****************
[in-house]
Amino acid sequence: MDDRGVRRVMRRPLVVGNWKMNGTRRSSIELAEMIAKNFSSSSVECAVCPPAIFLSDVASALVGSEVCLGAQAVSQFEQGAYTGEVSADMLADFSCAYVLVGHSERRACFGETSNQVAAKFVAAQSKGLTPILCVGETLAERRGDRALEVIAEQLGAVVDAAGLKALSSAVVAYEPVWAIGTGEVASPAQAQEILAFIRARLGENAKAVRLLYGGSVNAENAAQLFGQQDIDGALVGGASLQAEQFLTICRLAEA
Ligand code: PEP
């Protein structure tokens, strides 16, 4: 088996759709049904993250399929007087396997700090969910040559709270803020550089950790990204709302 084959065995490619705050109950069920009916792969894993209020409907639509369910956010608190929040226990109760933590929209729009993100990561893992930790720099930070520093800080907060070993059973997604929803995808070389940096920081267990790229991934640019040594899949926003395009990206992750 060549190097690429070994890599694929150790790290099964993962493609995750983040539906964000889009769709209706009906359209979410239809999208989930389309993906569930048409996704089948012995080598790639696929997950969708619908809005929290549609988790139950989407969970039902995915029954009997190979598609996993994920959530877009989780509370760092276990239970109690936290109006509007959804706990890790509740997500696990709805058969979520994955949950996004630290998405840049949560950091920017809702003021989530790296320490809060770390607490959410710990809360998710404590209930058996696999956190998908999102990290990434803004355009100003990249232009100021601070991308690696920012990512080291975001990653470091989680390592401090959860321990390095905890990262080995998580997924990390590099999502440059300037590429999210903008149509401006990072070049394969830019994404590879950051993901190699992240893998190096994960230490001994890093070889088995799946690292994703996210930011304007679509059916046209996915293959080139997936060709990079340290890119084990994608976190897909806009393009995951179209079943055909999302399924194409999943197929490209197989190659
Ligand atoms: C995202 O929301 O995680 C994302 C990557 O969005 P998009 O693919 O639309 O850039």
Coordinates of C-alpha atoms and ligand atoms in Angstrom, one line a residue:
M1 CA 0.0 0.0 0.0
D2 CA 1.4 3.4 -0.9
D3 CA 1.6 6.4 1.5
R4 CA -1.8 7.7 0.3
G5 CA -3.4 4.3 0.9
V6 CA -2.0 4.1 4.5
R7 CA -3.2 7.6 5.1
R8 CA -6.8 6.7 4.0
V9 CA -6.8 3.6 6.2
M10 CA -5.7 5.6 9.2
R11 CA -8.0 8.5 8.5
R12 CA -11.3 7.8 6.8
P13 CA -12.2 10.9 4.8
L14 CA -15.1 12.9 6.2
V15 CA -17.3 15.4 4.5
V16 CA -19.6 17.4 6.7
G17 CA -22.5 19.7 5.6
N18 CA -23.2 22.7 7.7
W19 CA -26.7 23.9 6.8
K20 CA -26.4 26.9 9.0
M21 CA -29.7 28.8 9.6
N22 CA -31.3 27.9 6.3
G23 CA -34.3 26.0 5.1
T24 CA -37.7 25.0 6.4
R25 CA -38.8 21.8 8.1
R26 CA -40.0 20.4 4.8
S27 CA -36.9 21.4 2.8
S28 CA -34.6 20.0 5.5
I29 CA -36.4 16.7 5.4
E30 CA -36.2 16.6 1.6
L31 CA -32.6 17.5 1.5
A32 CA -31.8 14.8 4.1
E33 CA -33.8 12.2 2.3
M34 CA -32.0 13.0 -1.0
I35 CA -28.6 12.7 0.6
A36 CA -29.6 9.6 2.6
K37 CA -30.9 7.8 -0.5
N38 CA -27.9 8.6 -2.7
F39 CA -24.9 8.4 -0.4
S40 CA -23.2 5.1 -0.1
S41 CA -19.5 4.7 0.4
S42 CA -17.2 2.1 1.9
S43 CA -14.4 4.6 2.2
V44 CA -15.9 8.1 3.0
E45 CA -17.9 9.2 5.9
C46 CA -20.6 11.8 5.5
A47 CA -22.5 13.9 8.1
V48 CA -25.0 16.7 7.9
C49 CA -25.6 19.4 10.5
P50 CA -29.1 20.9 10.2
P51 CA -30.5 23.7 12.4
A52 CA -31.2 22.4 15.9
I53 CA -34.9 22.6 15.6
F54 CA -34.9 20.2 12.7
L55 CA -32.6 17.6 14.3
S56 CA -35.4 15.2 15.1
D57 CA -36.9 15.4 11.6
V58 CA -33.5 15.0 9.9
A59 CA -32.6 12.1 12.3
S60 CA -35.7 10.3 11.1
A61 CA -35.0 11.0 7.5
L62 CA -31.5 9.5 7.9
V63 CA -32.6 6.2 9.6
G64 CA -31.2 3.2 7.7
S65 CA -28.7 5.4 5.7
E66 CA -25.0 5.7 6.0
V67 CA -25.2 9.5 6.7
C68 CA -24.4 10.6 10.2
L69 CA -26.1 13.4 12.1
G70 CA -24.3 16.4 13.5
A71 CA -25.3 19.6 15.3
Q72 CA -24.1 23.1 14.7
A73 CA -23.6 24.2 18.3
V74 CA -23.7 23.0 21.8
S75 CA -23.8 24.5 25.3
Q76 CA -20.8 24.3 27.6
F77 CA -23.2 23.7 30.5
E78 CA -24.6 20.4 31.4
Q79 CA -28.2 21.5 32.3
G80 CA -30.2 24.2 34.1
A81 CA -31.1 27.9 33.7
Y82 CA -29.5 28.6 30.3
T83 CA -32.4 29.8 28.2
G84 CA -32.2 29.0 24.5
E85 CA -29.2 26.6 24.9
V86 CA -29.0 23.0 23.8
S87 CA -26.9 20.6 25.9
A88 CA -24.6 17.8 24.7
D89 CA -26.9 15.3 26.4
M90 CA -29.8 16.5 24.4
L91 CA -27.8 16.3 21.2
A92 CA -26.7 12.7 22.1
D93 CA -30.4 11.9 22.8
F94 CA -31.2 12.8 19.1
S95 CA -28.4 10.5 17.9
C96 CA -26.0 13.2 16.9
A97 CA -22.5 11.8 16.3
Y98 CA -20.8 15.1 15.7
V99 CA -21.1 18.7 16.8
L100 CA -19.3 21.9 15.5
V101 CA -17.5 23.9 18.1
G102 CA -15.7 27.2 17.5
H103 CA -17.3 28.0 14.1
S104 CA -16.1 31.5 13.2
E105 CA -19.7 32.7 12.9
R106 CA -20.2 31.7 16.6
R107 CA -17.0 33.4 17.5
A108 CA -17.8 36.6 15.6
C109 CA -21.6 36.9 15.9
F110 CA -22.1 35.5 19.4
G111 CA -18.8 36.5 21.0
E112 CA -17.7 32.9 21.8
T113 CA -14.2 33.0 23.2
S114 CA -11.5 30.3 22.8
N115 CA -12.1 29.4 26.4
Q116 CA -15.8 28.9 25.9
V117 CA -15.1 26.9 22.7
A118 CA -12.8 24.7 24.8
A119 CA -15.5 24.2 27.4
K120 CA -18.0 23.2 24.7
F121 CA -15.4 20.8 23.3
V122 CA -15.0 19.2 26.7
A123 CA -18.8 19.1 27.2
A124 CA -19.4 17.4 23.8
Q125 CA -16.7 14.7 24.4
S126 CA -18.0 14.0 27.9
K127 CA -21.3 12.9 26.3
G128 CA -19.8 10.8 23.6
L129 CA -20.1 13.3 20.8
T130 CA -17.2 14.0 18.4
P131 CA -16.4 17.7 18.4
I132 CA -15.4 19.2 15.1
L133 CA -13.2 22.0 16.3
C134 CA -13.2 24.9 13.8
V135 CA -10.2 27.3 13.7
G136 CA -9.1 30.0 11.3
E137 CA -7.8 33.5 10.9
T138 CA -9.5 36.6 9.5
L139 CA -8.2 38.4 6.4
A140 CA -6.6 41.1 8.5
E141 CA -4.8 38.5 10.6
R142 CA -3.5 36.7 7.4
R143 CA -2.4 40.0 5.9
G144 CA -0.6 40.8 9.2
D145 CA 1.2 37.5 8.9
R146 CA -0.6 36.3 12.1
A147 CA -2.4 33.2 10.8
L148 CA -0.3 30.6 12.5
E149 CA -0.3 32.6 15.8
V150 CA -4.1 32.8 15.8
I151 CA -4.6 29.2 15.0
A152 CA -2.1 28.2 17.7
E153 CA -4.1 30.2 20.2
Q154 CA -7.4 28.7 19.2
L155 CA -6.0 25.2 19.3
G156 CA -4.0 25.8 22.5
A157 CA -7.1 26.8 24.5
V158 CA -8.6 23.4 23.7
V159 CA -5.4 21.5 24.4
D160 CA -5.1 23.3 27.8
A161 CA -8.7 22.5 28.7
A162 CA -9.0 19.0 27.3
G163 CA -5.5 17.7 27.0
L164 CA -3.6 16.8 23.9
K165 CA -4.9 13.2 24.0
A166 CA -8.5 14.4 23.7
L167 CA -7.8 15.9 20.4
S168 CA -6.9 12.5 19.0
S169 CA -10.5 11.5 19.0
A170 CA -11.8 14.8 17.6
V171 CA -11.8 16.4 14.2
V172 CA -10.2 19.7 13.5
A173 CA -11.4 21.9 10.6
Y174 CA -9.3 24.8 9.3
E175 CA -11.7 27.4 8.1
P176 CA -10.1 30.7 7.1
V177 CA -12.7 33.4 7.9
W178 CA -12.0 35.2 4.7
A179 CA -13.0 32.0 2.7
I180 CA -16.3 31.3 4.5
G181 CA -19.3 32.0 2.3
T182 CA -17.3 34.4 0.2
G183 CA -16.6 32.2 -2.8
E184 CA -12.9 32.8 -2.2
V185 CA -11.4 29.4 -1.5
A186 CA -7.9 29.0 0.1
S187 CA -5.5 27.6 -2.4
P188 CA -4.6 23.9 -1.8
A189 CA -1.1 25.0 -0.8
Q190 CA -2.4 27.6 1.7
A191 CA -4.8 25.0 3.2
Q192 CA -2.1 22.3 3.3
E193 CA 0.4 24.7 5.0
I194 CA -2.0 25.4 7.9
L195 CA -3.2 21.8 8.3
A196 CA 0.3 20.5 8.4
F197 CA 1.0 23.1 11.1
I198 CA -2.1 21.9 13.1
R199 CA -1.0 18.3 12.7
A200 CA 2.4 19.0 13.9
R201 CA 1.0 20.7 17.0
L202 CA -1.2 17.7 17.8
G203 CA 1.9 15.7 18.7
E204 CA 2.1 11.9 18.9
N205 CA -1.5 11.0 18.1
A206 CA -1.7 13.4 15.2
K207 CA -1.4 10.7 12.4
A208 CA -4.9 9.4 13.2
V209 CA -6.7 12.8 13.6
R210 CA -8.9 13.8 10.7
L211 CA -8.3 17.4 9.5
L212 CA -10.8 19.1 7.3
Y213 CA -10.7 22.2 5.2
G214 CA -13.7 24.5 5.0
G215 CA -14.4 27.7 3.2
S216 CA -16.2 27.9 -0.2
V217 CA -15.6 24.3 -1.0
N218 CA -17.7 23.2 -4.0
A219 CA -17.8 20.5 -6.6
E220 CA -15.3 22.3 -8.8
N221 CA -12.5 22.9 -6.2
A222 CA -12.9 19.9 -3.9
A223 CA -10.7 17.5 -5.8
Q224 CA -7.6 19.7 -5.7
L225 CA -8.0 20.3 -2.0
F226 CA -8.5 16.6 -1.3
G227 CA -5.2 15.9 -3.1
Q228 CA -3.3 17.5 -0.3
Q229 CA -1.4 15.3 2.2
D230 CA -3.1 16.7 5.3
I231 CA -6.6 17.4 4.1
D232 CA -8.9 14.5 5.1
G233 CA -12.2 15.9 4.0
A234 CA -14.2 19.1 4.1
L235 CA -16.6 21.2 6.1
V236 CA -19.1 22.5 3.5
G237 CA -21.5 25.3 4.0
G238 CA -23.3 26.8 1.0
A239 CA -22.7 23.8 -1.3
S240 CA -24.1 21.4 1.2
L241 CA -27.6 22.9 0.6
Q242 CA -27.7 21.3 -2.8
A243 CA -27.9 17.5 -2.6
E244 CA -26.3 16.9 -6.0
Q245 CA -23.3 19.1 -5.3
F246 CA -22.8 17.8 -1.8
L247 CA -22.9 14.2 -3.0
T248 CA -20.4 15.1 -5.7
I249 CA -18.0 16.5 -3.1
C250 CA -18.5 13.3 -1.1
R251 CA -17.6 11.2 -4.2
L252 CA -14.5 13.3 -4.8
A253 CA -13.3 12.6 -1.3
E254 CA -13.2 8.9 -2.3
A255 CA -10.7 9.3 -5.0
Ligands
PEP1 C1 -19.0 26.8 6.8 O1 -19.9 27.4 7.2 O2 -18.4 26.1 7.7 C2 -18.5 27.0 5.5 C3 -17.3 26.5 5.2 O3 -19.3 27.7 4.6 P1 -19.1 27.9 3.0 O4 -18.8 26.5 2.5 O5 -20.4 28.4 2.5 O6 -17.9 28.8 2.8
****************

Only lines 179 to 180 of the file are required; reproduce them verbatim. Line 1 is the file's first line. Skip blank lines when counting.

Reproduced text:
A173 CA -11.4 21.9 10.6
Y174 CA -9.3 24.8 9.3